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Instead of recognizing the intrinsically unbalancing effect of really high characteristics, the system worked such that players who happened to roll high were further rewarded with access to premium character classes with still more super powers.

 

Indeed. The main effect that I encountered from all that was a miraculous shift of several standard deviations towards the high end of the "random" distribution. Not to imply anyone would cheat. :)

 

You occasionally saw it in Traveller, though there really weren't any "premium" careers, just ones that better suited your rolled character or not. Nothing was actually barred, although later editions did screen allowed careers by homeworld (which you could freely choose normally). Plus you would qualify for SOMETHING. Fail the enlistment roll and you got drafted (possibly into the service you tried to join).

 

Pretty much everyone ended up with a similar number of skill rolls and you got to choose the rough category to roll on for them, and those rolls were flat D6 ones with all results being useful. High stats in Trav were nowhere near as important as D&D anyway and the 2D6 range (plus probable improvement during character creation and mustering out) usually meant most characters were on an even footing. You were far more interested in getting skill-2 or skill-3 than adding a point of DEX in most cases. 

 

A player who rolled up a D&D character whose characteristics were all 9-12 would be behind the 8 ball and be justifiably annoyed. A Traveller player who rolled all theirs in the 6-8 range was fine.

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I still remember the 12 year old me, sitting in a room until late at night rolling up 1000s of sets of characteristics so that I could pick one to use in an upcoming game.

 

To me, I was not breaking the rules - I had rolled six numbers in sequence quite legitimately and had the ream of paper to prove it. It did not strike me that I was gaming the game balance... :-)

 

I would hate to encourage any young gamer to follow my example...

 

Doc

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Phoenix Command was unplayable, it was so insanely complicated it just couldn't be done.  Seriously, the guns had Champions-style writeups.  I don't mean one power, I mean the whole character.  Muzzle velocity, grains of gunpowder, angle of attack, type of armor, exact location, shape of bullet, it was incredibly detailed and presumably realistic but... you'd need a Cray just to fight a battle.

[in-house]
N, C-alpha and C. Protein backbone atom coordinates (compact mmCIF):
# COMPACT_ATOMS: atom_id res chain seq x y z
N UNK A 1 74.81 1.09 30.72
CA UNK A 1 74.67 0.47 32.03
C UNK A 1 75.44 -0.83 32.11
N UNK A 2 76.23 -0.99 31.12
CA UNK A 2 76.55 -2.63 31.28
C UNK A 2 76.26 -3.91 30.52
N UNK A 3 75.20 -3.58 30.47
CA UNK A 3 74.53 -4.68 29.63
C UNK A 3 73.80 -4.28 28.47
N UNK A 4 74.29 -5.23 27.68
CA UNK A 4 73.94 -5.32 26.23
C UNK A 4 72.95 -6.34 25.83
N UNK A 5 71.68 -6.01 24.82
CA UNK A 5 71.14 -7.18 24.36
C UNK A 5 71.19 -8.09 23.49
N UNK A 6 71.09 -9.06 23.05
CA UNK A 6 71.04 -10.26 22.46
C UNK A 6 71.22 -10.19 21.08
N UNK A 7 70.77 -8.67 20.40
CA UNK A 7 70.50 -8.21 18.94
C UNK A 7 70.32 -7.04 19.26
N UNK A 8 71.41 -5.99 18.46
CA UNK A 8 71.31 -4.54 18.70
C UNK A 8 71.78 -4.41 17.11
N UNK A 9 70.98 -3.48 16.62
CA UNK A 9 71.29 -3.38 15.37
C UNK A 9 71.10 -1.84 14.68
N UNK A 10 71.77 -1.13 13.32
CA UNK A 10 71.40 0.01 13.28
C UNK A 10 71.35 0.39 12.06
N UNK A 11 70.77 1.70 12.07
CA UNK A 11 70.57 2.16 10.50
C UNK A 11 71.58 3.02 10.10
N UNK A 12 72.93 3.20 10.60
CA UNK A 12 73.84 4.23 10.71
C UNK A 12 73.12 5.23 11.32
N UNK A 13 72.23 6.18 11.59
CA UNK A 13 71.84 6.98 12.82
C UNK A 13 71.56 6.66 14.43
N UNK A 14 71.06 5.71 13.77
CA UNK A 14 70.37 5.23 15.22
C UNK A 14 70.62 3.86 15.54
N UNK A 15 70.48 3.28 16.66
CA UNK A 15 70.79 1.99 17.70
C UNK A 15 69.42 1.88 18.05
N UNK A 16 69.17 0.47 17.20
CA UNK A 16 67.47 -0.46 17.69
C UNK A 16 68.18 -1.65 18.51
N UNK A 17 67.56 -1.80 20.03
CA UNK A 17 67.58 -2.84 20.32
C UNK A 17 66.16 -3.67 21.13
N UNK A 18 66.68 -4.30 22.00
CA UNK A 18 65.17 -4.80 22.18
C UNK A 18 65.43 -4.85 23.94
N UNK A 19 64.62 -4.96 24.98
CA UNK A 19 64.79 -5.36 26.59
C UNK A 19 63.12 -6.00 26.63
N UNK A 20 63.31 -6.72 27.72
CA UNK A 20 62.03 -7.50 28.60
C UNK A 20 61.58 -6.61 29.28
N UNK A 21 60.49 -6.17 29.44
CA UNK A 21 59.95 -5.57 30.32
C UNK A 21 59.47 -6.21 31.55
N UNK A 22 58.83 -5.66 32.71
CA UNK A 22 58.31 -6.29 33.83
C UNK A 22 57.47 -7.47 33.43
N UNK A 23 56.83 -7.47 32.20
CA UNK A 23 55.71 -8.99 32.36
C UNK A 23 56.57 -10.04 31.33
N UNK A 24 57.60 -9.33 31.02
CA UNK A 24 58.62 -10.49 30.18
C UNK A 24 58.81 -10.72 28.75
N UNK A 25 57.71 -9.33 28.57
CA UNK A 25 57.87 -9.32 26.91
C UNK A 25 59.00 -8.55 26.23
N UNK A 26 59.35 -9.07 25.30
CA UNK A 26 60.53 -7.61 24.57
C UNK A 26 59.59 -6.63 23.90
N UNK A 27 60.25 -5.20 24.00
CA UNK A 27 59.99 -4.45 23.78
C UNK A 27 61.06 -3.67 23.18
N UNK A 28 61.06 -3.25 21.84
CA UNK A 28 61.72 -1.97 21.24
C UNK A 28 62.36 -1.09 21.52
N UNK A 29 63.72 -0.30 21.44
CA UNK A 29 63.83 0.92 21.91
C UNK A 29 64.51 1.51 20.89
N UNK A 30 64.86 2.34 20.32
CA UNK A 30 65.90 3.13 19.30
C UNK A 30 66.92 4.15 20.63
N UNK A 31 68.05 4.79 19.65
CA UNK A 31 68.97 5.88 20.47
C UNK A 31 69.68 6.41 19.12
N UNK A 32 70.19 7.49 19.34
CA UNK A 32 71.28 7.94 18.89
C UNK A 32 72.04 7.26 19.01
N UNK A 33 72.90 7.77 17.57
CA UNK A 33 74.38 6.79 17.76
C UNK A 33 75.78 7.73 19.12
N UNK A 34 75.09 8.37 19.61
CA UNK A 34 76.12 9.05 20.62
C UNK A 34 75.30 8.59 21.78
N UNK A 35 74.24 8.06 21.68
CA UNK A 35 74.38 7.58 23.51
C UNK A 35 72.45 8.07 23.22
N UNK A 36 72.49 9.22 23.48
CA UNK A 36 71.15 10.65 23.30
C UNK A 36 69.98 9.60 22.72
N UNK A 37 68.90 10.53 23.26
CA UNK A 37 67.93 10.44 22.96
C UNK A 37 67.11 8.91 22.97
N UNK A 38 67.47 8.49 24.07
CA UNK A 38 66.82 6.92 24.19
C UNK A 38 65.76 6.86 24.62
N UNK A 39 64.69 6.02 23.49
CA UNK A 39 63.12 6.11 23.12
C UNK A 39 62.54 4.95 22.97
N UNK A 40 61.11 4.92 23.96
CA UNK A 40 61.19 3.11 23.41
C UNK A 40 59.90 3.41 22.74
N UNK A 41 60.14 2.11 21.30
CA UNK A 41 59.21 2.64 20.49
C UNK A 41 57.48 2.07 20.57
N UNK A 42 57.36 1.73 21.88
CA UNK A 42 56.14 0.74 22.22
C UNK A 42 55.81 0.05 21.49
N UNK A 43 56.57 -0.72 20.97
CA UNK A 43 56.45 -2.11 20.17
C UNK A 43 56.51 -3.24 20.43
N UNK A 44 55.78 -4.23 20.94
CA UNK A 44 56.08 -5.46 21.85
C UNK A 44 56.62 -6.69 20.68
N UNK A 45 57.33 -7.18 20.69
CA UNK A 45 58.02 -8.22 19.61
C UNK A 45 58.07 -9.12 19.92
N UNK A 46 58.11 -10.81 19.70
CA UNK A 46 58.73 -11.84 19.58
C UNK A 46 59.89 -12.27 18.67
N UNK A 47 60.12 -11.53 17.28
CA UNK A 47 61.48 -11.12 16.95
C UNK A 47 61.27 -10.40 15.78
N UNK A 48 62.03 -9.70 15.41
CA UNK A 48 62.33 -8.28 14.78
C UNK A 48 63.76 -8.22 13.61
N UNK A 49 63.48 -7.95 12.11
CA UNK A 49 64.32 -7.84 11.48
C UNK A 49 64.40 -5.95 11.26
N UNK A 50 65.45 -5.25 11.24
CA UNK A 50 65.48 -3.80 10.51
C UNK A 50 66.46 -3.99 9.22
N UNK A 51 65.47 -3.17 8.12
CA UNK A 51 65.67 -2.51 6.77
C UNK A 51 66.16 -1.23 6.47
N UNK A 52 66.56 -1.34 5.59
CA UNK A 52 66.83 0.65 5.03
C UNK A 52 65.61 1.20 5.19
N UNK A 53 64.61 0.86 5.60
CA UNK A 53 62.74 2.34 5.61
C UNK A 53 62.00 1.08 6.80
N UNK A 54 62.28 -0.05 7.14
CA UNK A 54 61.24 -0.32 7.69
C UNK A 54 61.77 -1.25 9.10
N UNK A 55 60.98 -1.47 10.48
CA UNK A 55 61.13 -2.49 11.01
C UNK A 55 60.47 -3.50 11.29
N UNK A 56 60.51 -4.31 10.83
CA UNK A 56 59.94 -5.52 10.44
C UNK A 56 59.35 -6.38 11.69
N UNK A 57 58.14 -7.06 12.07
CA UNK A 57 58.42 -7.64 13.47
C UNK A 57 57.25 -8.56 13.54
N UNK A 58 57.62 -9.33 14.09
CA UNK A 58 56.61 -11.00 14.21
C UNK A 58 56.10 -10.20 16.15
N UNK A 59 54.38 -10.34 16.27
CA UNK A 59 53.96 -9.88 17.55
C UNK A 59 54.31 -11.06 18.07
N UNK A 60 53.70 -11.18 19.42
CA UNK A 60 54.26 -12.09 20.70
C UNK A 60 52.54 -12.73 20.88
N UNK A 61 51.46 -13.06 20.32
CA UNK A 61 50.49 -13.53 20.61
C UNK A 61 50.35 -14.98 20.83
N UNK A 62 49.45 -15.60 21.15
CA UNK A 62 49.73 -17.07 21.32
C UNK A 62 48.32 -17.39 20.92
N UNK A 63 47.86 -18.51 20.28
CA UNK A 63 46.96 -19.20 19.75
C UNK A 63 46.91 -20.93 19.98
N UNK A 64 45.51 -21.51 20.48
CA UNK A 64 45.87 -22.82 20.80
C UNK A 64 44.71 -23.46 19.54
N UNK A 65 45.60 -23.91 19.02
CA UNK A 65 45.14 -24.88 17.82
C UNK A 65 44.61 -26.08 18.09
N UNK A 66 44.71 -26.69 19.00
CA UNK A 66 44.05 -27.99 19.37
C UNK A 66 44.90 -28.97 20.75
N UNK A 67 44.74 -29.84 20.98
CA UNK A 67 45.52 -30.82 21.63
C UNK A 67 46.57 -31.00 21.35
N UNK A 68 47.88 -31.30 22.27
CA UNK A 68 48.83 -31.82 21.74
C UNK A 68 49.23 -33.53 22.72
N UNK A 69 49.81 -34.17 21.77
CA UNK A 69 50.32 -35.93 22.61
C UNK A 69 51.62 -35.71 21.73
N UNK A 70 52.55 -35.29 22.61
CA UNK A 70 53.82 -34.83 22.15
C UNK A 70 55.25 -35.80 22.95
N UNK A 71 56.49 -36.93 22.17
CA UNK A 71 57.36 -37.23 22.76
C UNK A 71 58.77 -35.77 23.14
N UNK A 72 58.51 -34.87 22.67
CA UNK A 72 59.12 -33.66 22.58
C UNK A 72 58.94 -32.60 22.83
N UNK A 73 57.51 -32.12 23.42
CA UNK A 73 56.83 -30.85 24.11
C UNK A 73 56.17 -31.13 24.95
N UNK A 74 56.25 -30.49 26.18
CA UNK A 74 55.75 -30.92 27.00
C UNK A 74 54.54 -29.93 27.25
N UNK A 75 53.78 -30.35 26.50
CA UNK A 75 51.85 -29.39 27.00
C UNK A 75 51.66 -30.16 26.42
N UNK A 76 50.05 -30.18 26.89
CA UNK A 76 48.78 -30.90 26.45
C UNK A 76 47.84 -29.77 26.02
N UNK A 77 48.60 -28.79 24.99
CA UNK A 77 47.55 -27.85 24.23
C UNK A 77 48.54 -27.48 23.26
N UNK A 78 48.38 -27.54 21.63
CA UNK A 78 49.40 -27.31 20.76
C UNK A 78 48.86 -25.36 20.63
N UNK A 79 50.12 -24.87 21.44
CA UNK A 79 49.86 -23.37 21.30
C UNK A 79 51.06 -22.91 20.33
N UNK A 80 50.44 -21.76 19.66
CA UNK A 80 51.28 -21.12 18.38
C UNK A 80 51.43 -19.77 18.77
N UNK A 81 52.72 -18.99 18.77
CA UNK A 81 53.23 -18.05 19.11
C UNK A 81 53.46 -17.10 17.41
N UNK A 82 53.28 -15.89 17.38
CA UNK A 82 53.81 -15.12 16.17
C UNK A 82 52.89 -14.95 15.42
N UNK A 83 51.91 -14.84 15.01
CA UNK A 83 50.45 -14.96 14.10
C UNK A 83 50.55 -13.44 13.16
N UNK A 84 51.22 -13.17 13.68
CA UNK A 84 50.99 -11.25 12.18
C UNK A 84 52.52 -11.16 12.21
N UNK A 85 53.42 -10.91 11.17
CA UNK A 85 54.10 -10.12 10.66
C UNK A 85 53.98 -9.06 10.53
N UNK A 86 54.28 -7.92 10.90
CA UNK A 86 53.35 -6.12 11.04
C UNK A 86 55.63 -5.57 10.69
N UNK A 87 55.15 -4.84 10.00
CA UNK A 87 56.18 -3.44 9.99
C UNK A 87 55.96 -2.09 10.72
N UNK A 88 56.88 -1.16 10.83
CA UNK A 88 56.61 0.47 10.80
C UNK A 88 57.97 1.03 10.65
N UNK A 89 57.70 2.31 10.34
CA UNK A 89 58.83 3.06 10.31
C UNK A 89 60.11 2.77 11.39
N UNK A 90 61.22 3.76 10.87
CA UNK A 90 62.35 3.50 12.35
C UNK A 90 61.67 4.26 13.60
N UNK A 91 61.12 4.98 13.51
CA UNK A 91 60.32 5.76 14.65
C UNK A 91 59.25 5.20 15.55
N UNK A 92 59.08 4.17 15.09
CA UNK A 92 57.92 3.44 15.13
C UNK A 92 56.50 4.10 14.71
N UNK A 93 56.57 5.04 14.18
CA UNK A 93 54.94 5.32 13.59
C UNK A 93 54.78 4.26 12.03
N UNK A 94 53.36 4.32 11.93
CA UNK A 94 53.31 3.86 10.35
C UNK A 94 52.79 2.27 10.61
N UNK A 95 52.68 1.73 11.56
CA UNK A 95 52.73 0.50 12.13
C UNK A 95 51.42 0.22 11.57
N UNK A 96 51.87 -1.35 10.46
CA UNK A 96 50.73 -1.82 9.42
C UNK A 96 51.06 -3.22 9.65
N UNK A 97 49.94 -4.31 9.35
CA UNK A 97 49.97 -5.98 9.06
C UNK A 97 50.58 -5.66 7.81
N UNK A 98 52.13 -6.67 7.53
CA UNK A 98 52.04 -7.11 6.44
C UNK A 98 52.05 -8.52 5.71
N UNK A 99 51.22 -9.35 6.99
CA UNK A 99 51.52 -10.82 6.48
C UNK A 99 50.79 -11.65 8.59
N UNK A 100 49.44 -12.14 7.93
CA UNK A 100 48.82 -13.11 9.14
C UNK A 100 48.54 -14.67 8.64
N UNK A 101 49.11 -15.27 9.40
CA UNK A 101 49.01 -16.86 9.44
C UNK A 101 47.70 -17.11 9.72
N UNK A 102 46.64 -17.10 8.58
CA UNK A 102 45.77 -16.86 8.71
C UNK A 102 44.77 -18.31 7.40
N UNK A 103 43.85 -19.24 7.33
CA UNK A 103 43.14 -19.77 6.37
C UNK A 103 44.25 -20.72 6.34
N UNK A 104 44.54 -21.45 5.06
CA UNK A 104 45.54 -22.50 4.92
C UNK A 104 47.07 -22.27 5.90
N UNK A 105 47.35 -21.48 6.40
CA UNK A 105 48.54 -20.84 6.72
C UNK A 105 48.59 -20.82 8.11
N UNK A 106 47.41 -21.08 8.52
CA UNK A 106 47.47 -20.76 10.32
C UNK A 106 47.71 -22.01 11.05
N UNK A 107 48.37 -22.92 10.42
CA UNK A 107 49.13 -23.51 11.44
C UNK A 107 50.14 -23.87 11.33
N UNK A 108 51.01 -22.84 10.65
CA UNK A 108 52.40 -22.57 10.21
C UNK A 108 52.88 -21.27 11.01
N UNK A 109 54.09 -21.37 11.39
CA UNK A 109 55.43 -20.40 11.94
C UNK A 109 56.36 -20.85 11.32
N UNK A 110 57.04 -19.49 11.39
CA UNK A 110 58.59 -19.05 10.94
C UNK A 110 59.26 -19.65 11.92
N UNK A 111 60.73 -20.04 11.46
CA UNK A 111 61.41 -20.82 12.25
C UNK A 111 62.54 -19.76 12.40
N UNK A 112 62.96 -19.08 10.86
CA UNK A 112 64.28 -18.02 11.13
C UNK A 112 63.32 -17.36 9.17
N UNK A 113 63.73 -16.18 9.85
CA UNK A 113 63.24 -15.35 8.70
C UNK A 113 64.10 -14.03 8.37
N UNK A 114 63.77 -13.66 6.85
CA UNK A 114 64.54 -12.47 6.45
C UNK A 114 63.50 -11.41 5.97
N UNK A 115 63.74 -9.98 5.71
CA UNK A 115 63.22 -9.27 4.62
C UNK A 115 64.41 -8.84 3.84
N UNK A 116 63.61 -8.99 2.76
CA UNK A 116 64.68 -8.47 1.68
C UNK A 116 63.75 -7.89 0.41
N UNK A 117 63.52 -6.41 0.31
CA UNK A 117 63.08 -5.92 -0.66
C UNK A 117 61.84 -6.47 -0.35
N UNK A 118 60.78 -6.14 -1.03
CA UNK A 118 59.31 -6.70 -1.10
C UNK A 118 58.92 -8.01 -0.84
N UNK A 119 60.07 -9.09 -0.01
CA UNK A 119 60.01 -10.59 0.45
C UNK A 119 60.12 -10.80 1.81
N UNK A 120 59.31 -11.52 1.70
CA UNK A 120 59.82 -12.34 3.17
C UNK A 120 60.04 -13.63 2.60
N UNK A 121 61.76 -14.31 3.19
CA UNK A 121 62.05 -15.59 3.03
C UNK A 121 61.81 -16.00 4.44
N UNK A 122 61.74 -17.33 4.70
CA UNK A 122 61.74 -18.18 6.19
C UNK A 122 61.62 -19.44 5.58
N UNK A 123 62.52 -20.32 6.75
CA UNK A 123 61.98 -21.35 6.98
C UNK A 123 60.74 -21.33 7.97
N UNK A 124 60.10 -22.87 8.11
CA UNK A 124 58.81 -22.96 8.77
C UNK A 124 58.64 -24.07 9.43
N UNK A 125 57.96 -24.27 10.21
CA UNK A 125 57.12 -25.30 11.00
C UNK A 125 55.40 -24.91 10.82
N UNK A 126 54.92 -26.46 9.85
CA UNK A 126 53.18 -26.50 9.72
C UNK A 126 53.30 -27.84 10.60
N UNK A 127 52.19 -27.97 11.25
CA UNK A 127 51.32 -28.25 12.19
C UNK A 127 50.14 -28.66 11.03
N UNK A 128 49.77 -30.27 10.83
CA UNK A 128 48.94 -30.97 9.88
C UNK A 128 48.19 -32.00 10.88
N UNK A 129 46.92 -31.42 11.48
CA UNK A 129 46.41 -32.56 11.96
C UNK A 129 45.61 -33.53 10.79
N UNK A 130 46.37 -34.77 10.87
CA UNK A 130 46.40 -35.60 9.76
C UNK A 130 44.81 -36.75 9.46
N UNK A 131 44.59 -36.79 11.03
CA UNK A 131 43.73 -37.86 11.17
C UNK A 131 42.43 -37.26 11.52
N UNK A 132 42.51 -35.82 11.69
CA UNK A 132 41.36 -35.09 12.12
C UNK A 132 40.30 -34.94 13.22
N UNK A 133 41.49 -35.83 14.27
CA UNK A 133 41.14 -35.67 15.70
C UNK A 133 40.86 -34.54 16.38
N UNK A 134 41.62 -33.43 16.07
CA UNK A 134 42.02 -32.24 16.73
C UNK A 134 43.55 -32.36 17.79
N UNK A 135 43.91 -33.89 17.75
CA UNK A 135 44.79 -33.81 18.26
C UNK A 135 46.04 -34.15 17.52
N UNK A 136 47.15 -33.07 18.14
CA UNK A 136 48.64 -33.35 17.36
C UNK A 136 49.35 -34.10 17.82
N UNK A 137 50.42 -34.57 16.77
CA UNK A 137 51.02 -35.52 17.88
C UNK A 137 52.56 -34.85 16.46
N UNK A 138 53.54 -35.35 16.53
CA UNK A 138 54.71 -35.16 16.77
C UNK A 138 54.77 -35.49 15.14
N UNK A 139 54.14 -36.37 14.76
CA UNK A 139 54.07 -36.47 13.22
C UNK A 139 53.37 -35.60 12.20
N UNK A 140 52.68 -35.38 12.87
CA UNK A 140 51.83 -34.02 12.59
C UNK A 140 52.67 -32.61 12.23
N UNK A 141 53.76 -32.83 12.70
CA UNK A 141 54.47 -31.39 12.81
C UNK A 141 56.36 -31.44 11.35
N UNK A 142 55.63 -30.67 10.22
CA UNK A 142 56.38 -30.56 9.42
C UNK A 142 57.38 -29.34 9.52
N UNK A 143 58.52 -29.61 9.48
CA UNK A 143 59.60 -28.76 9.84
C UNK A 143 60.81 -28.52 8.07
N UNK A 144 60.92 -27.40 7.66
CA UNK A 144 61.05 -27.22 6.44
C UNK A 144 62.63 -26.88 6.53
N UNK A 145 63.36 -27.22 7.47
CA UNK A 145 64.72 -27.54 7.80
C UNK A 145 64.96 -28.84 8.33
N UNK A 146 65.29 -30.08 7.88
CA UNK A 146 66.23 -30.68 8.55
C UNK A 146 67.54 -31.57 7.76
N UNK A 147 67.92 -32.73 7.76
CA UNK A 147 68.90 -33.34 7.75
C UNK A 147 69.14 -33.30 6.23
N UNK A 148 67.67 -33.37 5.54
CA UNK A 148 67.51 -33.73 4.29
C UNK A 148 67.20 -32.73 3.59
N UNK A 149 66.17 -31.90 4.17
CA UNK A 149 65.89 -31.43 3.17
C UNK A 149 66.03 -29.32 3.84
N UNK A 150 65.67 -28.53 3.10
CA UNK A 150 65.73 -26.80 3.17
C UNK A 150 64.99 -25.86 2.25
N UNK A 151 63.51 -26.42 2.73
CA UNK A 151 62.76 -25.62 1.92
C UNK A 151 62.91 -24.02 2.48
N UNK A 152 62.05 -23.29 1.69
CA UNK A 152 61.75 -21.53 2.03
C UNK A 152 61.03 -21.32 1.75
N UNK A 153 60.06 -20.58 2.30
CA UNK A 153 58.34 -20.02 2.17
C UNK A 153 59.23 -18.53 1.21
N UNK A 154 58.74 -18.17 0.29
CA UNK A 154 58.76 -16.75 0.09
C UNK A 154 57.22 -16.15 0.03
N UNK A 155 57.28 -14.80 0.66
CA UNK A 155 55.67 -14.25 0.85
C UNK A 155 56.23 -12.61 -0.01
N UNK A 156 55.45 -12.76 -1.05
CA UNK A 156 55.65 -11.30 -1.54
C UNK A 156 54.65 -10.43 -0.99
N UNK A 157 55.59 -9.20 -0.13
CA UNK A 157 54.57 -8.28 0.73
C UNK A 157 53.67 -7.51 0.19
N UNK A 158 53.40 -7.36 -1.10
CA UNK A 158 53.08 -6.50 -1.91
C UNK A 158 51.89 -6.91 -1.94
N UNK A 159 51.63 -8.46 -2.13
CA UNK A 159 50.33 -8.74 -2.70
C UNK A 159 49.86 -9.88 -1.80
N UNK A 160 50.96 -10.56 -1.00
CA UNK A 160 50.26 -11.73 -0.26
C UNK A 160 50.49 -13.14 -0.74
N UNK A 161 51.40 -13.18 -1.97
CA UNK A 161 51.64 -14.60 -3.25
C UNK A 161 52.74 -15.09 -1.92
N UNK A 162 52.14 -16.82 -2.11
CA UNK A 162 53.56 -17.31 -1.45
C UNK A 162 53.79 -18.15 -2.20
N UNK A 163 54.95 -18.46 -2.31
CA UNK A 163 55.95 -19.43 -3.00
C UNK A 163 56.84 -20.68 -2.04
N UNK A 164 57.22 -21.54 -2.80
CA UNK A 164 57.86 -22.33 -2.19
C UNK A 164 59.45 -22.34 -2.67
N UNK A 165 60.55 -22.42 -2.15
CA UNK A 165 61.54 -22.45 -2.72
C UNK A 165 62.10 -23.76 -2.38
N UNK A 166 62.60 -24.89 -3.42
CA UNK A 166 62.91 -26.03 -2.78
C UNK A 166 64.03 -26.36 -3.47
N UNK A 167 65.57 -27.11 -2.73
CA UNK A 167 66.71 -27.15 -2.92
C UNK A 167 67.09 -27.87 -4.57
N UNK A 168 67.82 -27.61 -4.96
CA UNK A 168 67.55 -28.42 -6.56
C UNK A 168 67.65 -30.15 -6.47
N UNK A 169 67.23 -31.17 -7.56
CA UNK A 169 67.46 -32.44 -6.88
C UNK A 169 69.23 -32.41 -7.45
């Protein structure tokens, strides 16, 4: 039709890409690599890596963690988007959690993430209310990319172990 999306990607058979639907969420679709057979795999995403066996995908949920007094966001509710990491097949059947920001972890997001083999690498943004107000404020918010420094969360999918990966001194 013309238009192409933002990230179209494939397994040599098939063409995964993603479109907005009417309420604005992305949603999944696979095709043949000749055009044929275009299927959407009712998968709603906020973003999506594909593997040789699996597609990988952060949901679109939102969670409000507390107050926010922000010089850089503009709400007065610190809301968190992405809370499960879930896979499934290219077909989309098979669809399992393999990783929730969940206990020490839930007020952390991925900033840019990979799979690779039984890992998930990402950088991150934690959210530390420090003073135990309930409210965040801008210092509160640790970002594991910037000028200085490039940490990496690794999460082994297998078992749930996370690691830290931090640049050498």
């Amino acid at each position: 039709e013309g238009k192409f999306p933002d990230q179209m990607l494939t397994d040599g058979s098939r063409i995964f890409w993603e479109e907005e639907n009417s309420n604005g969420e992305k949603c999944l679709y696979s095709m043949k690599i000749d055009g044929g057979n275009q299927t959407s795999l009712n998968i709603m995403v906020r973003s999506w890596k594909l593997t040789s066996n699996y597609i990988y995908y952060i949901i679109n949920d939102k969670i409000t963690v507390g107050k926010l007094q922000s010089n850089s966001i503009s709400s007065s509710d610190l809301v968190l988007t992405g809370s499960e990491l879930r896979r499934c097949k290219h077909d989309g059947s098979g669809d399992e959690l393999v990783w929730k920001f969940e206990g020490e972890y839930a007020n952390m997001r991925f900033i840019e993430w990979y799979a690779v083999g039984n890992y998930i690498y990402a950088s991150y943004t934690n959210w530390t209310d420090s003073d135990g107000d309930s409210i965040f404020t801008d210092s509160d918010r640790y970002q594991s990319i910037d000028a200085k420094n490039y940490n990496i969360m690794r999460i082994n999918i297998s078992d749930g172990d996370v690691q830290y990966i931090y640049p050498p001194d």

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I still remember the 12 year old me, sitting in a room until late at night rolling up 1000s of sets of characteristics so that I could pick one to use in an upcoming game.

 

To me, I was not breaking the rules - I had rolled six numbers in sequence quite legitimately and had the ream of paper to prove it. It did not strike me that I was gaming the game balance... :-)

 

I would hate to encourage any young gamer to follow my example...

 

Doc

 

You weren't the only one using creative alternative roll-up schemas to get the character you really wanted. As D&D evolved, each edition added more variant methods to rolling up starting characteristics, including point-buy methods. It was painfully evident to anyone who understood game design that TSR was acknowledging the fact that players wanted to craft the characters of their choice, not play random assortments of traits they might not like. The superiority of point-buy systems was indirectly validated, even if few (outside of the Champions player base) realized it at the time.

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Yeah, 4d6 drop one, arrange as you like was what we typically used. Except for that one campaign where Unearthed Arcana rules were being used and we all rolled superheroes as a result.

 

Even later versions of Traveller such as Mongoose adopted "arrange as you like". I think it had an optional points based creation rule too, from memory, but as I've previously noted the random characteristic rolls really didn't dominate Traveller character creation anyway.

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I still remember the 12 year old me, sitting in a room until late at night rolling up 1000s of sets of characteristics so that I could pick one to use in an upcoming game.

 

To me, I was not breaking the rules - I had rolled six numbers in sequence quite legitimately and had the ream of paper to prove it. It did not strike me that I was gaming the game balance... :-)

 

I would hate to encourage any young gamer to follow my example...

 

Much better to write a computer program to handle the die rolling instead of doing it by hand.